here in the area i saw a grl with a bike just like yours but in pink... brand new from her mom. The nice about down****fters is that u have a lot of weird ways to make the drive train to work perfectly. Even mix parts w/o any problem.


  10. #10
    WNG
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    Spin Forest! Spin! WNG's Avatar
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    Newbie here...
    This is a great thread for vintage frame owners...and especially inspiring for this fellow VITUS 979 owner.
    I built mine back in '87, the frame/fork and headset from Performance.
    Mine is Rose, or pink. I have no problem with that, I picked it. I think the anodizing looks great.
    Sadly it got about 200 miles of use before it was hung up in a garage for storage the last 20 years.
    This was due to work, then college out of state, then came the women, the career, the marriage, the dot.com bust, the divorce, the midlife crisis.

    My weight climbed alarmingly in the 90s to 195 lbs from 155 when I rode the Vitus. I got too heavy for it.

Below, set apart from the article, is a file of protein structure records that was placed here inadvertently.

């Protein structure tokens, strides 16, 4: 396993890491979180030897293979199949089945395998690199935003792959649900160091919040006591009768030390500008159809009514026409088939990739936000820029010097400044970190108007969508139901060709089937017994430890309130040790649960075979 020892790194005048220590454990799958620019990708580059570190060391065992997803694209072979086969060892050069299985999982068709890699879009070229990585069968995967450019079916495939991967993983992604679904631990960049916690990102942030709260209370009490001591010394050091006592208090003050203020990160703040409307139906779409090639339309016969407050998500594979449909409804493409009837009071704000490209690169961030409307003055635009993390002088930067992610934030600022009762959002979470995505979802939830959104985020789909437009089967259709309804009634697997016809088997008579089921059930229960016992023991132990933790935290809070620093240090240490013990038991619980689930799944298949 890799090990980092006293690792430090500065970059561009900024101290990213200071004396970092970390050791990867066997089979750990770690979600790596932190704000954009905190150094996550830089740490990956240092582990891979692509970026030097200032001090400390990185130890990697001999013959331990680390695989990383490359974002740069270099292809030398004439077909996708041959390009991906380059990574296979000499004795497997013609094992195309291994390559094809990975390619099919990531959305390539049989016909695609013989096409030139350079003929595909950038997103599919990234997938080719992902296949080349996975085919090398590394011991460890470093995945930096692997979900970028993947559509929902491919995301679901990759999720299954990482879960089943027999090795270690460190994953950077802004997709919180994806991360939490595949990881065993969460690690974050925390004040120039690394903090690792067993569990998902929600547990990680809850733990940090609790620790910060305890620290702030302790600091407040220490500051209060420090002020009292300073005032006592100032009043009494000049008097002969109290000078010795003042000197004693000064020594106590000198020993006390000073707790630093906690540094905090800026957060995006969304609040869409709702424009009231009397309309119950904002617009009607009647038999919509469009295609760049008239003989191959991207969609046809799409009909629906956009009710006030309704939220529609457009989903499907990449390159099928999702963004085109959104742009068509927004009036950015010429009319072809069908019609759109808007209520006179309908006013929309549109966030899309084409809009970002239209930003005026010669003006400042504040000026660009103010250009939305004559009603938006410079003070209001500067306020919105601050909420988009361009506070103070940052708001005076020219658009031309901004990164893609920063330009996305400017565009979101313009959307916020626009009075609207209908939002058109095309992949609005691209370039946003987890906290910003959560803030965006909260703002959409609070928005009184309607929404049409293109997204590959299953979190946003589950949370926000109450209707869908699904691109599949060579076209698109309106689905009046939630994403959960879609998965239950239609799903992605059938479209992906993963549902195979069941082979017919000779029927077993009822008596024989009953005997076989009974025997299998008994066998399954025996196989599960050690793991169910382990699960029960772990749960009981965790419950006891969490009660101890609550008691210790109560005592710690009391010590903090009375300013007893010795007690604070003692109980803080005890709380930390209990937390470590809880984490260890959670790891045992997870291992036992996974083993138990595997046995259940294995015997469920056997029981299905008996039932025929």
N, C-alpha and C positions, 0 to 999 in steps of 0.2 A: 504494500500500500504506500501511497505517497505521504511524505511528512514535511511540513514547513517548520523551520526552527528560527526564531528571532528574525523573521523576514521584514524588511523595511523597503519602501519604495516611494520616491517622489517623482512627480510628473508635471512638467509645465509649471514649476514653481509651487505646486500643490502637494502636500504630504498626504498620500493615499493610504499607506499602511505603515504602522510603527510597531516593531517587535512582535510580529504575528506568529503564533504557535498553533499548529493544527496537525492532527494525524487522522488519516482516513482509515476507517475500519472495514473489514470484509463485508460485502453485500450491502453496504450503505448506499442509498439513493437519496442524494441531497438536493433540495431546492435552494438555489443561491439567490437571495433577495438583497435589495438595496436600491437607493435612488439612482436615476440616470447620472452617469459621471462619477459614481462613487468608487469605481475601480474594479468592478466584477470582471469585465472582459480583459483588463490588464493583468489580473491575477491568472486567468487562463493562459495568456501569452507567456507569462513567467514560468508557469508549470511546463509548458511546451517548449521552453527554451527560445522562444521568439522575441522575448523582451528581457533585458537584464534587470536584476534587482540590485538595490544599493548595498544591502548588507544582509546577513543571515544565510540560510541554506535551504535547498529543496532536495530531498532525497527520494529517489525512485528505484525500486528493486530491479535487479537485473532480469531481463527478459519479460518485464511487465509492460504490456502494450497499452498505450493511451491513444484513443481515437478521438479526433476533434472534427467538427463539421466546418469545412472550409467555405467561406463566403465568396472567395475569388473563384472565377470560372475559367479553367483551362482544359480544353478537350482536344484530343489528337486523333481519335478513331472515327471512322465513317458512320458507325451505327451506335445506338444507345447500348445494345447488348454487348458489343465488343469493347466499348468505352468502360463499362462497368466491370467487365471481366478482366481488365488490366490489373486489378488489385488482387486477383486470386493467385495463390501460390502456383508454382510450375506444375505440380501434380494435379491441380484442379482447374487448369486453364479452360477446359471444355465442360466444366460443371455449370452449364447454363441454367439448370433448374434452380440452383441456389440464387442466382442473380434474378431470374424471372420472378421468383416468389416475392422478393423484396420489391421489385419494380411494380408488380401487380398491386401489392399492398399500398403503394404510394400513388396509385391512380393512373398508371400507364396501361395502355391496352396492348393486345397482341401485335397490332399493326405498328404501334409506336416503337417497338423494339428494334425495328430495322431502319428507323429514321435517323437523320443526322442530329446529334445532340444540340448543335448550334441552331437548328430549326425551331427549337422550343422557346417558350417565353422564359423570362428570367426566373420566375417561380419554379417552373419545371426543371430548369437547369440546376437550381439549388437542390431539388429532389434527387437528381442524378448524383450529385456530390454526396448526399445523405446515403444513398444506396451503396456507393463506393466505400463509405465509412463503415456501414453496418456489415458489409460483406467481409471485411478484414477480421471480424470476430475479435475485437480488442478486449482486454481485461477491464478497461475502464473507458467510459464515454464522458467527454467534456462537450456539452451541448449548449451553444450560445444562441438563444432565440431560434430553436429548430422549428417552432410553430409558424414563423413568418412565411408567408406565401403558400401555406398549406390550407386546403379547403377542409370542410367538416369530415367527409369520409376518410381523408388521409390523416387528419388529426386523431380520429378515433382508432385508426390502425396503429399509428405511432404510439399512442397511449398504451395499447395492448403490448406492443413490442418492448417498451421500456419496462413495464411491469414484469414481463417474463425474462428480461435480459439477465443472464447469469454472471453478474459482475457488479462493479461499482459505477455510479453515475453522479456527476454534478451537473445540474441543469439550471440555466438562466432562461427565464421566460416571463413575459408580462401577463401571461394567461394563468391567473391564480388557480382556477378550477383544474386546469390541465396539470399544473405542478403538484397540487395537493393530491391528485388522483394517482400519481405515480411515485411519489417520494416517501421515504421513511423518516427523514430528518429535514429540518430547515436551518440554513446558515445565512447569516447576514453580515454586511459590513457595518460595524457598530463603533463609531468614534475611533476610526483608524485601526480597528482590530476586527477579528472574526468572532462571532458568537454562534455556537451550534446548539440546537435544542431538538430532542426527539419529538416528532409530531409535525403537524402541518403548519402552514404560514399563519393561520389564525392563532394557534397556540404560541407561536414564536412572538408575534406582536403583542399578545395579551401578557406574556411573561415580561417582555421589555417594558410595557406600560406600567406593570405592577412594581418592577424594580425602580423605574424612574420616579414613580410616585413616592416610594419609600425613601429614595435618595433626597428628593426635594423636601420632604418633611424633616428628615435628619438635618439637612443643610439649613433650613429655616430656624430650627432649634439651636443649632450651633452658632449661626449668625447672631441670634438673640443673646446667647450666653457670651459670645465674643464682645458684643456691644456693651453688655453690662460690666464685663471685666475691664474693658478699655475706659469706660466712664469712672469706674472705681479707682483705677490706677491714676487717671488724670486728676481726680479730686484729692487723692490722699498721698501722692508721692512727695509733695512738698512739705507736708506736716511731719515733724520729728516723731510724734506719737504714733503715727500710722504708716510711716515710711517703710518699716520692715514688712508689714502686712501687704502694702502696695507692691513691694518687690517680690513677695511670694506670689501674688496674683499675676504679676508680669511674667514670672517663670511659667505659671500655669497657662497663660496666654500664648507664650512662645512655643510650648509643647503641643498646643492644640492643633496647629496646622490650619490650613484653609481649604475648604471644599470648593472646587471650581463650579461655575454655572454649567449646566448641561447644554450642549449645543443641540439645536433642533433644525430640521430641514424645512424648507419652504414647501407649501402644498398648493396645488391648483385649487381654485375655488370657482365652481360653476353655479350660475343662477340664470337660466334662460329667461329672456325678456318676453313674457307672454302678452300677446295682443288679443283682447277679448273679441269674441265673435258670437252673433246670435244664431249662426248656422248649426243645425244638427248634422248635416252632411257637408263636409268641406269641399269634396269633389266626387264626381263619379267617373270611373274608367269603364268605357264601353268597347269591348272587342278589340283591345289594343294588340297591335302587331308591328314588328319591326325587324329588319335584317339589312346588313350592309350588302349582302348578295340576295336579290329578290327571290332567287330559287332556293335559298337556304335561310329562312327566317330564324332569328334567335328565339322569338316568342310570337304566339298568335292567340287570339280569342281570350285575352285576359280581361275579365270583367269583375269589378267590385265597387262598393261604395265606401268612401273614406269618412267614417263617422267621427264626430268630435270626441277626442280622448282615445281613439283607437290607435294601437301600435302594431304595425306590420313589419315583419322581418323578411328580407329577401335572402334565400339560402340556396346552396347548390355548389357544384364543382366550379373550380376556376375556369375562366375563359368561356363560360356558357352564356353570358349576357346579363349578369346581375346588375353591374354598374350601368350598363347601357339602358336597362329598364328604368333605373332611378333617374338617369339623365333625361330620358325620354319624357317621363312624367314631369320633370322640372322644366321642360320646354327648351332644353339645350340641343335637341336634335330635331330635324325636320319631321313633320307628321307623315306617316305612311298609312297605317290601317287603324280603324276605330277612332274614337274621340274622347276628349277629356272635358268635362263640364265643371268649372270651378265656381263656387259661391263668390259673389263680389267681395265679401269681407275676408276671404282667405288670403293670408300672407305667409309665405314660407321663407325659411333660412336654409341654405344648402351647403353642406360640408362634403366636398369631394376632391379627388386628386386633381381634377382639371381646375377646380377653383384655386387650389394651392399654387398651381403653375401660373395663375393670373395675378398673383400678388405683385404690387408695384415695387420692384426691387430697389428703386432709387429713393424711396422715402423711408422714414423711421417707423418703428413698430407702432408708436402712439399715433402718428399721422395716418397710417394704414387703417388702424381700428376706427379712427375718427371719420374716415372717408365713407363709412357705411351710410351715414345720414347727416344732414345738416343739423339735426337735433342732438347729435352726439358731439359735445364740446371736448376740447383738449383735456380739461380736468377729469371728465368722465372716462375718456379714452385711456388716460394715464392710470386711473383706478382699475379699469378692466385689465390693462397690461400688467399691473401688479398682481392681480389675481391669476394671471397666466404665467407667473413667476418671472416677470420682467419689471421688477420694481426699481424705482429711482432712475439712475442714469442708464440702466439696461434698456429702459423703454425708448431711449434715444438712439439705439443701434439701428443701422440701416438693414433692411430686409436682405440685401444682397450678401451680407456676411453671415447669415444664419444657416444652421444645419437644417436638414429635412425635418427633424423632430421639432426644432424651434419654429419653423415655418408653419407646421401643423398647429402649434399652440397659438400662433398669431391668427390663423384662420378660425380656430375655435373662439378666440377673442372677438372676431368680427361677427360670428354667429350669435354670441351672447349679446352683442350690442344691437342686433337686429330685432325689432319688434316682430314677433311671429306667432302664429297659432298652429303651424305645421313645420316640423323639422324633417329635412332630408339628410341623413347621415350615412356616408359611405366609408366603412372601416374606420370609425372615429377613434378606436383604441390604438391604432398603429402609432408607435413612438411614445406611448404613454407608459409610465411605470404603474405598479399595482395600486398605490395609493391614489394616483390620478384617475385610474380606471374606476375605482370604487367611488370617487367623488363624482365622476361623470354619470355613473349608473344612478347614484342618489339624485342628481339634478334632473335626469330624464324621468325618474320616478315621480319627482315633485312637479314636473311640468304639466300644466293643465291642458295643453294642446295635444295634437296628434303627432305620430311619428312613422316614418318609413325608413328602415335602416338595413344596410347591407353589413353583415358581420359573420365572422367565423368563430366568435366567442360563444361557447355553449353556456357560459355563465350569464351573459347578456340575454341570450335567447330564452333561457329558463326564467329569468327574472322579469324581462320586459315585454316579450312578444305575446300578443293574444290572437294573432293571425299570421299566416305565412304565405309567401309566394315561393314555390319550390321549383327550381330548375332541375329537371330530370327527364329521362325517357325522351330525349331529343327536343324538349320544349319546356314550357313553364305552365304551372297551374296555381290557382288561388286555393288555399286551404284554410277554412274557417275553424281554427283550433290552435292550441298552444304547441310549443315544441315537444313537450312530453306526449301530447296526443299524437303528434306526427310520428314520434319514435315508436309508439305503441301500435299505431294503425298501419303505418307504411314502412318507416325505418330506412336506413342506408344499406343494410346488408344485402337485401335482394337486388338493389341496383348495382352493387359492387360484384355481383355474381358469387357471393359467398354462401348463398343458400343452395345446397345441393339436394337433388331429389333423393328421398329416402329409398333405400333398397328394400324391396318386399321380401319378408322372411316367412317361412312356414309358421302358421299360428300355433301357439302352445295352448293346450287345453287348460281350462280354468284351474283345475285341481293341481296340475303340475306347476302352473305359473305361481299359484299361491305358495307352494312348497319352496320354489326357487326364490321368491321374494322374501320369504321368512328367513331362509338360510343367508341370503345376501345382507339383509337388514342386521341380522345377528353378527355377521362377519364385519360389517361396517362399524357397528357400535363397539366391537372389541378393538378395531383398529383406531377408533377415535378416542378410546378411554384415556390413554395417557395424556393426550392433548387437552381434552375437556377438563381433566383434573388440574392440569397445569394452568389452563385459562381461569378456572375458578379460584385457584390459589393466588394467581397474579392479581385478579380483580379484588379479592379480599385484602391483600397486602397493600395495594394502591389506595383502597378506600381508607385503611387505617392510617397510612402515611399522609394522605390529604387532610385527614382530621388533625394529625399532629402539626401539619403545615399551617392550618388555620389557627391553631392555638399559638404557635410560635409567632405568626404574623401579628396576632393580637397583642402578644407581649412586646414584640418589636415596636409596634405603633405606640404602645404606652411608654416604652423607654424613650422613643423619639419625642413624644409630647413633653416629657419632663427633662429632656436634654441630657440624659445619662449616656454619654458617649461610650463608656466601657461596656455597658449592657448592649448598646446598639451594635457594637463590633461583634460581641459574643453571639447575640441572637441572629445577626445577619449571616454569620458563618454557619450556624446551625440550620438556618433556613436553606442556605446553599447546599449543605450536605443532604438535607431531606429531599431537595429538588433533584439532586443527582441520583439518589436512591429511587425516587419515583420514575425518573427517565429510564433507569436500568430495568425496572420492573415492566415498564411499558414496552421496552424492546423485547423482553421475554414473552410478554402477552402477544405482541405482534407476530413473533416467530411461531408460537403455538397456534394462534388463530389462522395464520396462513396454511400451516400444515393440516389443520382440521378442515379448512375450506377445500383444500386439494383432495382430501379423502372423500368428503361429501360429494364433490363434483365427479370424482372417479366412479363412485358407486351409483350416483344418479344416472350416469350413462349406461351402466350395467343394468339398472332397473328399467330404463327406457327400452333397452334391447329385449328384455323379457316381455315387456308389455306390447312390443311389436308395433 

It took my company to go under plus a painful divorce simultaneously to make me rediscover my love of cycling. Fat and in a bad funk, health failing, I dusted off a 1980 Nashbar steel bike I first built in HS, updated it with some clipless pedals. I took my first ride in years. Excited, clumsy and weak, I took a 5-8 mile ride of various grades. I marveled at the clipless pedals, but after the last small climb back home, I collapsed and passed out, feeling like I was having a stroke.
    I guess it wasn't wise to do what I did at 40!
    Well, I recovered and went on to ride that whole summer. Never felt so good in 10 years. I was down to a fighting weight of 160 lbs. I can now safely ride my Vitus!
    I bought a Kestrel carbon fork and plan to install it on her, for just the very reason given above. I'll put that AL fork away for safe keeping. The bike will come out on special days. I don't want to fatigue it or risk crashing it. A Trek 1000 Alpha AL is being assembled with parts for a daily beater.

    Here's a few old pics of my Rosie (the girl I had a crush on in grade school was named Rose) as she hung from the ceiling for 20 years.

    Last edited by WNG; 02-15-08 at 05:49 AM. Reason: pic links moved

  11. #11
    Steel80's vinfix's Avatar
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    I'm also doing a 979 build-up- Sounds like I should have no problem with a 7 speed freewheel? I'm looking for a Campy RD that can handle 13-28- can I use a modern Campy such as a Chorus if I'm using friction downtube shifters?

  12. #12
    WNG
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    No problems with 7-speed freewheel....that's what's on mine now since the 80s.
    A Suntour WinnerPro 13-21 7spd on Campy Record hub and Super Record RD.
    Any modern RD should work with friction shifters.